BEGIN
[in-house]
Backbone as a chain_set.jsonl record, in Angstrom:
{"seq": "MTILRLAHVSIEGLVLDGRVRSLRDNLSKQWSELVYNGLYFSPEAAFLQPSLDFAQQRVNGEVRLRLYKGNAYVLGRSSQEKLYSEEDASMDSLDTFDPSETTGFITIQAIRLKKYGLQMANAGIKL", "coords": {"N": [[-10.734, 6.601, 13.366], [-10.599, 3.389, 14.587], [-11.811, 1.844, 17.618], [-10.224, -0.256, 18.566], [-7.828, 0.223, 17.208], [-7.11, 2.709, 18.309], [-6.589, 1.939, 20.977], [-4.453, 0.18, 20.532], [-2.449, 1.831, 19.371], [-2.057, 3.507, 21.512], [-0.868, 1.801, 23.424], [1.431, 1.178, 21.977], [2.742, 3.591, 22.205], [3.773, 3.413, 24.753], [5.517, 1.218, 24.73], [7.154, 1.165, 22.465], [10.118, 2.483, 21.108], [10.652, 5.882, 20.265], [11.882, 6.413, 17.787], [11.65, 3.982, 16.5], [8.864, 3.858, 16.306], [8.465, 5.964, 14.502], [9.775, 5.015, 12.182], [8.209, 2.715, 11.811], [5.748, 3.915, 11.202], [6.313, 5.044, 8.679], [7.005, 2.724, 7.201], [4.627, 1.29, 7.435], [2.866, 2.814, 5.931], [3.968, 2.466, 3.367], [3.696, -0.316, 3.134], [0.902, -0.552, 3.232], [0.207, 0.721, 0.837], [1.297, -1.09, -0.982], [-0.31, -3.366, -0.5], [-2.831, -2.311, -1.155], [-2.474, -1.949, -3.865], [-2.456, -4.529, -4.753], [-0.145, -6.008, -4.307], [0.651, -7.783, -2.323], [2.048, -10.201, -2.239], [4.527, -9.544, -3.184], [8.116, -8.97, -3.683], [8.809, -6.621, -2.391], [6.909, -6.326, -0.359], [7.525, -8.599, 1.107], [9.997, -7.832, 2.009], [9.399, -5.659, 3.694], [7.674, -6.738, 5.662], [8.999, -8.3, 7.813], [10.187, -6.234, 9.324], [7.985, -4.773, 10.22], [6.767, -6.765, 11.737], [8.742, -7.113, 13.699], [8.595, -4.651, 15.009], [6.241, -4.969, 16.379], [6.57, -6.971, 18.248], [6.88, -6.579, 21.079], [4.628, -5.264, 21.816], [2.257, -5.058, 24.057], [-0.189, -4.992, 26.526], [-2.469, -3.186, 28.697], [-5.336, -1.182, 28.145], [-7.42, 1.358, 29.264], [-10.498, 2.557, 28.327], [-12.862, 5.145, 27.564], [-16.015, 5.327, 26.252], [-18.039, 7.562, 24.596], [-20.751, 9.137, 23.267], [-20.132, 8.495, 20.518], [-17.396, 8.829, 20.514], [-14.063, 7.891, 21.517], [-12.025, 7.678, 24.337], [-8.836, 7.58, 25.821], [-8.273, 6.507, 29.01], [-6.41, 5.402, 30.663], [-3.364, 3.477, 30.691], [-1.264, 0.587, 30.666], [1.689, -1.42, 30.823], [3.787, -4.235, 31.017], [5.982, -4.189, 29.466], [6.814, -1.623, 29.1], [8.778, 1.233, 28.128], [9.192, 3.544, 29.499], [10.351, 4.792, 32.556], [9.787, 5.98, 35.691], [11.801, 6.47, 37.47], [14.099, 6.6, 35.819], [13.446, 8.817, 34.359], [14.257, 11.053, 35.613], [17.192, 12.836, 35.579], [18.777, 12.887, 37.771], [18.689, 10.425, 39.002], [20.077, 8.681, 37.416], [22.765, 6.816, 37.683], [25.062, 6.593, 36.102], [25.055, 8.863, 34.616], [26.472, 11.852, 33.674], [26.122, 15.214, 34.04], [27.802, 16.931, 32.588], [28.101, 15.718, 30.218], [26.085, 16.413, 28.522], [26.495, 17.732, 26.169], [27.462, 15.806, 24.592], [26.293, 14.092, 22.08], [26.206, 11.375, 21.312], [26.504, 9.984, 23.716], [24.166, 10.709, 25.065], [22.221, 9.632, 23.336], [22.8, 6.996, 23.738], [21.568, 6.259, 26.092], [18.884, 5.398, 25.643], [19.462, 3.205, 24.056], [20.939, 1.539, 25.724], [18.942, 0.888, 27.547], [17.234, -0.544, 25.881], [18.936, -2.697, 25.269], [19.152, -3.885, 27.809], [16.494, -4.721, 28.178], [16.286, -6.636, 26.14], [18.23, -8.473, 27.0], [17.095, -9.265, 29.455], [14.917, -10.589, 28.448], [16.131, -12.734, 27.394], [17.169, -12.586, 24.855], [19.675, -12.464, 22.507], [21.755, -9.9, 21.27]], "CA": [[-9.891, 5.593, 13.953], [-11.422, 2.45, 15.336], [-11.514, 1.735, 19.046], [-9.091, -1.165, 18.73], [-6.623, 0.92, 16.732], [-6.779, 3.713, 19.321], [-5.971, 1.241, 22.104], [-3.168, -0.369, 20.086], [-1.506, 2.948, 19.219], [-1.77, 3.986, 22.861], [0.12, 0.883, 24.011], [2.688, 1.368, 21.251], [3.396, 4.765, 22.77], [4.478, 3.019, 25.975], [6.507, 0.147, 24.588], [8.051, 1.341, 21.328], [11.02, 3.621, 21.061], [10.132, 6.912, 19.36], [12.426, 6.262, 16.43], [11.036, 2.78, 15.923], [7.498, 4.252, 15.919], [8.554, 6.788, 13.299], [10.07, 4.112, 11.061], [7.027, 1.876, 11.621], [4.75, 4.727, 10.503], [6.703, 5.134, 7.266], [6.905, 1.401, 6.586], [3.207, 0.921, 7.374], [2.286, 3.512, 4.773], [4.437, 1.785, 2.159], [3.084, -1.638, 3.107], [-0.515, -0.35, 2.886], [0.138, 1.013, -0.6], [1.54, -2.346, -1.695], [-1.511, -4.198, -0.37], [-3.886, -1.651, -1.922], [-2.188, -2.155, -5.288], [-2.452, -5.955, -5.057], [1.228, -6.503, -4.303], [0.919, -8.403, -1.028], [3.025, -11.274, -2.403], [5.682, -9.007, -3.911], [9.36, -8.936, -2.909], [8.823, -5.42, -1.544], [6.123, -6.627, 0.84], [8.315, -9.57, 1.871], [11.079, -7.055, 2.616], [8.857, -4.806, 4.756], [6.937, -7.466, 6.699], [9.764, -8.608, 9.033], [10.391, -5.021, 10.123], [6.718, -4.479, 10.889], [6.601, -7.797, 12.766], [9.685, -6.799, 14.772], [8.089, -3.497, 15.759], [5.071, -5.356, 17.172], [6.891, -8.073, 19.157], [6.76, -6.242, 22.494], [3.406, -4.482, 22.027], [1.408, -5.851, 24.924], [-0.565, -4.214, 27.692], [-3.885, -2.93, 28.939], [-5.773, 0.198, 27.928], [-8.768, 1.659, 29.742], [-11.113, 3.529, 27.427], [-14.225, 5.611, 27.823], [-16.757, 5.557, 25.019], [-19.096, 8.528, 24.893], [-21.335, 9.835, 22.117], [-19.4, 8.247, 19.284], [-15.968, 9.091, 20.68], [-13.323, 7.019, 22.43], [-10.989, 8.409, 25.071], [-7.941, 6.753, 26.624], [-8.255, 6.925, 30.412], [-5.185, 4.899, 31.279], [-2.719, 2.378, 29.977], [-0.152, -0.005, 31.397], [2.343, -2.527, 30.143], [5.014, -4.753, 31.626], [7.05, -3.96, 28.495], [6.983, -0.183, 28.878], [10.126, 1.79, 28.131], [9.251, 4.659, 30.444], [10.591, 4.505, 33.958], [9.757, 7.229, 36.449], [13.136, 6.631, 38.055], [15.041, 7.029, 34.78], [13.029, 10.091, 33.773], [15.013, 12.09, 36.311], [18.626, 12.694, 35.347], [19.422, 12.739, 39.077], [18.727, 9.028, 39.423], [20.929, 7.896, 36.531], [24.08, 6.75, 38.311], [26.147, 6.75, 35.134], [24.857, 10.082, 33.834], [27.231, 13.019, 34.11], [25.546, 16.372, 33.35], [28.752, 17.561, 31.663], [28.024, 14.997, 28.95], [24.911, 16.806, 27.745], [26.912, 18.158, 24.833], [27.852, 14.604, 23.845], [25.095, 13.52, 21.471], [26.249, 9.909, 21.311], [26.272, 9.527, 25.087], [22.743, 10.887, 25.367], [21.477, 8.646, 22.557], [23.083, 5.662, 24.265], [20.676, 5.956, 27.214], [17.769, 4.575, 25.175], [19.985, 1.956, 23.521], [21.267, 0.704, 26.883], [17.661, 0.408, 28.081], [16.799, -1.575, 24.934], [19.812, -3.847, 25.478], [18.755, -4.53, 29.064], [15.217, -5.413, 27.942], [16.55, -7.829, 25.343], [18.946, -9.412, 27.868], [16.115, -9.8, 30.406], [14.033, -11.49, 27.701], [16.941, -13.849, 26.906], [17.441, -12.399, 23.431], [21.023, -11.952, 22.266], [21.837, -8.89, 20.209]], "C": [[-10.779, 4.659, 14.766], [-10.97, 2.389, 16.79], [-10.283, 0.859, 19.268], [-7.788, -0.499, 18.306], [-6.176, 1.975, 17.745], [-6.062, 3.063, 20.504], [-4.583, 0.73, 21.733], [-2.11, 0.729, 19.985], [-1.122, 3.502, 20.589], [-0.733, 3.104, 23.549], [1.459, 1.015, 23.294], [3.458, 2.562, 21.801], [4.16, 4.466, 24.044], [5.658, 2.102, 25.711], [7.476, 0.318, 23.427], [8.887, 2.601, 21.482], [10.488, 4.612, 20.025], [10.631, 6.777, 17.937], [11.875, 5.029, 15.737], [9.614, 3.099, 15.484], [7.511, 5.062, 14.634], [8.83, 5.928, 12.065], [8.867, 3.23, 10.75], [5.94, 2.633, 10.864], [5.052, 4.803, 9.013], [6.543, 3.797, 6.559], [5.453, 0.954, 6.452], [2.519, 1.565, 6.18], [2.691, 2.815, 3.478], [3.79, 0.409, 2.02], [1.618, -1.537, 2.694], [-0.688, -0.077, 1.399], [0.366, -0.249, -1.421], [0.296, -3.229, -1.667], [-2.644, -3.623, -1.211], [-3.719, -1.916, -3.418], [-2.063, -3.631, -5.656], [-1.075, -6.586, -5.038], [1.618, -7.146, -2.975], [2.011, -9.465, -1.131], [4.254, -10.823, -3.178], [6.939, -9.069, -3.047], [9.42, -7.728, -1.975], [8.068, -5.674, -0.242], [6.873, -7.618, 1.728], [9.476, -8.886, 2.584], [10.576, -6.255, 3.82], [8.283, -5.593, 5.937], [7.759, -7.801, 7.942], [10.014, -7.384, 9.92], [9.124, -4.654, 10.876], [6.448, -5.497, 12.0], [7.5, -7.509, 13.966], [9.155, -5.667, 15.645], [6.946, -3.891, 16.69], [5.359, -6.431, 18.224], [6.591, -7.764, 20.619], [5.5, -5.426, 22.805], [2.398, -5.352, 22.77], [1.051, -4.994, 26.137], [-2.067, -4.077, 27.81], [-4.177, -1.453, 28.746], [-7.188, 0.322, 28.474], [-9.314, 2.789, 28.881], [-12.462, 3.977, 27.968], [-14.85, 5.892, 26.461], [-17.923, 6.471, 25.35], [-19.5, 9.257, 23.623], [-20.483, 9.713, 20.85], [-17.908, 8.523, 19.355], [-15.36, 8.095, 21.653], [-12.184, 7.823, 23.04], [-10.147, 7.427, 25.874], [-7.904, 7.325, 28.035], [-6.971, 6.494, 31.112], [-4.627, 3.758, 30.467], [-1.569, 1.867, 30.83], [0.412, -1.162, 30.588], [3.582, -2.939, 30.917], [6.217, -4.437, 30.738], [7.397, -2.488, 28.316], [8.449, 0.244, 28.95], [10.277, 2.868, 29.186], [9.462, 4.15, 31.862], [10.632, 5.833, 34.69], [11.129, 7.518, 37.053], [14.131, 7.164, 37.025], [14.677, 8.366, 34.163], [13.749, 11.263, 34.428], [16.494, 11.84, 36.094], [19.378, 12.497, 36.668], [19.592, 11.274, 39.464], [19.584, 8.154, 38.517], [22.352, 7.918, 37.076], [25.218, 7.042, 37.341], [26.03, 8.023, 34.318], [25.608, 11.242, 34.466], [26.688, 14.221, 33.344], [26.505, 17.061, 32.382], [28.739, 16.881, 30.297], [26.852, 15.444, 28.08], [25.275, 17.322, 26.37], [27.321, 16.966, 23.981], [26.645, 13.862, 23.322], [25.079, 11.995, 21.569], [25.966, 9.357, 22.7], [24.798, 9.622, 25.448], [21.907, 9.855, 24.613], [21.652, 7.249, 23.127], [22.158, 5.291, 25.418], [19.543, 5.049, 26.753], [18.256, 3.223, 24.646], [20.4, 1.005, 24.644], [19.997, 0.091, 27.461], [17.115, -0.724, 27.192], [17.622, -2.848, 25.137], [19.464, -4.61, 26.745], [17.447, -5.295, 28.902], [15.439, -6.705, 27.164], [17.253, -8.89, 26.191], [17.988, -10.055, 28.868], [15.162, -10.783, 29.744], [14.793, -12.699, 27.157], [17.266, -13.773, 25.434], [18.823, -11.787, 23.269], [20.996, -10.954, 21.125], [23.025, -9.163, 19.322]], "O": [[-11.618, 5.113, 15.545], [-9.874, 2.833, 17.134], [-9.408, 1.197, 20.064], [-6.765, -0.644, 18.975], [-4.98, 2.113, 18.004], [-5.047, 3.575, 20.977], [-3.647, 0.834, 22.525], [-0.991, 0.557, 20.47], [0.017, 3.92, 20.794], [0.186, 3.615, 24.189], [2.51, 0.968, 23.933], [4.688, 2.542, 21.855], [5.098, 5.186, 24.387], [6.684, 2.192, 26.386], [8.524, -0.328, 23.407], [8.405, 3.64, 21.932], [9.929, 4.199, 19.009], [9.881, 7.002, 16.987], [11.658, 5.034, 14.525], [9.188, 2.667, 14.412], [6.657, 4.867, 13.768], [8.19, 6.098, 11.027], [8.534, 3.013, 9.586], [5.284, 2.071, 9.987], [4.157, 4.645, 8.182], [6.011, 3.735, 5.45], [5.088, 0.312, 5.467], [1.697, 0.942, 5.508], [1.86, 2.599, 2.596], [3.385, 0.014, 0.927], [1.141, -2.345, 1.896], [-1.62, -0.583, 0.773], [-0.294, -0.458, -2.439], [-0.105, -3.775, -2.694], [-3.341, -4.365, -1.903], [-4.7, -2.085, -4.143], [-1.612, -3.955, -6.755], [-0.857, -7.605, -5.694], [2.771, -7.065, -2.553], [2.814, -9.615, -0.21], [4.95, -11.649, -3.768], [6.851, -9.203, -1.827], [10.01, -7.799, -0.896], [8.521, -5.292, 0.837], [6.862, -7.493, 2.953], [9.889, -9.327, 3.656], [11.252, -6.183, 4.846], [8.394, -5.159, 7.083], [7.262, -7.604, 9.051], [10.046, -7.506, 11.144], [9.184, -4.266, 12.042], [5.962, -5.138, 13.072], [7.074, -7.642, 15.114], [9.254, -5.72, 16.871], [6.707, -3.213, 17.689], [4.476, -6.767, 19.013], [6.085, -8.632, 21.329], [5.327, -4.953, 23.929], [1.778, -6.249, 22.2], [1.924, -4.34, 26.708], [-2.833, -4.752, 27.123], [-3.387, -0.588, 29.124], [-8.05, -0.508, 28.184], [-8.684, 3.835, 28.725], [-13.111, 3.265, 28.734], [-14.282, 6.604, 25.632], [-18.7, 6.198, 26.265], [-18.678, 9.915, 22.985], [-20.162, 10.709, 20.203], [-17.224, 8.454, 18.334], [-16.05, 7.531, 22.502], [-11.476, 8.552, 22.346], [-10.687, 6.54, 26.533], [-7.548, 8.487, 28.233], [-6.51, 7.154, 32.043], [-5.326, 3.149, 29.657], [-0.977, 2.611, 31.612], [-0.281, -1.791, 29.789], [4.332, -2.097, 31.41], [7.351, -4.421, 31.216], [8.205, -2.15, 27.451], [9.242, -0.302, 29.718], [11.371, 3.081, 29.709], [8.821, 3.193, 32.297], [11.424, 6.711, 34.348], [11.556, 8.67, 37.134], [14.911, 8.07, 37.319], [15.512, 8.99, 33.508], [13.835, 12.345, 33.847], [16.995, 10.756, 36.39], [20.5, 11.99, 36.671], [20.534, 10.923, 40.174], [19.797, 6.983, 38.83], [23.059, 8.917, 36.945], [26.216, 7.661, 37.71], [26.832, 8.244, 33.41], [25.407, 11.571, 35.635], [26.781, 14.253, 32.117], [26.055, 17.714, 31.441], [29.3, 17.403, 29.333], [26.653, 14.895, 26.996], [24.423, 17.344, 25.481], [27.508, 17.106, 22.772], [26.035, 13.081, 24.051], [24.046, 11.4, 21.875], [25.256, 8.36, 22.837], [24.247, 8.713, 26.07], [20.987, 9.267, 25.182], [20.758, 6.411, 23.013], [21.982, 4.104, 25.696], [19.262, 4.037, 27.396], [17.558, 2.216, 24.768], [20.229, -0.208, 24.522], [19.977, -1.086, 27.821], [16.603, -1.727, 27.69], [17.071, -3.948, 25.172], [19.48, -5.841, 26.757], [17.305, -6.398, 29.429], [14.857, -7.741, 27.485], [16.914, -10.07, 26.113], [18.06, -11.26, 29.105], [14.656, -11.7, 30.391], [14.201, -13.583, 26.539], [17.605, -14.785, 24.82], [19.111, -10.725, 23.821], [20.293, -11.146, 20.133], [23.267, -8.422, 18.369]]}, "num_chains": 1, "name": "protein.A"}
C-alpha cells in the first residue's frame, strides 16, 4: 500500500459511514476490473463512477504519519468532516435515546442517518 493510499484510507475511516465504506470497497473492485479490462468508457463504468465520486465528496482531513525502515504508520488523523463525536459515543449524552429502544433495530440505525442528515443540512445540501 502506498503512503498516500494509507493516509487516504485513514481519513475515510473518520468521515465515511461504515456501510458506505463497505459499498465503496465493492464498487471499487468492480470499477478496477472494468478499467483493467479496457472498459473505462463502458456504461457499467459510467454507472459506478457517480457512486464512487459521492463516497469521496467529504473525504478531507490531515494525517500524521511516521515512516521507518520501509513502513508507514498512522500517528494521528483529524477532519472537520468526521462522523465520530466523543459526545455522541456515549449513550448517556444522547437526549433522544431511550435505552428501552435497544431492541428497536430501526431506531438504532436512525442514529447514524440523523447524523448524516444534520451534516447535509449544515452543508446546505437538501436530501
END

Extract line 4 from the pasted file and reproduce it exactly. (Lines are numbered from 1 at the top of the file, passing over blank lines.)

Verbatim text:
C-alpha cells in the first residue's frame, strides 16, 4: 500500500459511514476490473463512477504519519468532516435515546442517518 493510499484510507475511516465504506470497497473492485479490462468508457463504468465520486465528496482531513525502515504508520488523523463525536459515543449524552429502544433495530440505525442528515443540512445540501 502506498503512503498516500494509507493516509487516504485513514481519513475515510473518520468521515465515511461504515456501510458506505463497505459499498465503496465493492464498487471499487468492480470499477478496477472494468478499467483493467479496457472498459473505462463502458456504461457499467459510467454507472459506478457517480457512486464512487459521492463516497469521496467529504473525504478531507490531515494525517500524521511516521515512516521507518520501509513502513508507514498512522500517528494521528483529524477532519472537520468526521462522523465520530466523543459526545455522541456515549449513550448517556444522547437526549433522544431511550435505552428501552435497544431492541428497536430501526431506531438504532436512525442514529447514524440523523447524523448524516444534520451534516447535509449544515452543508446546505437538501436530501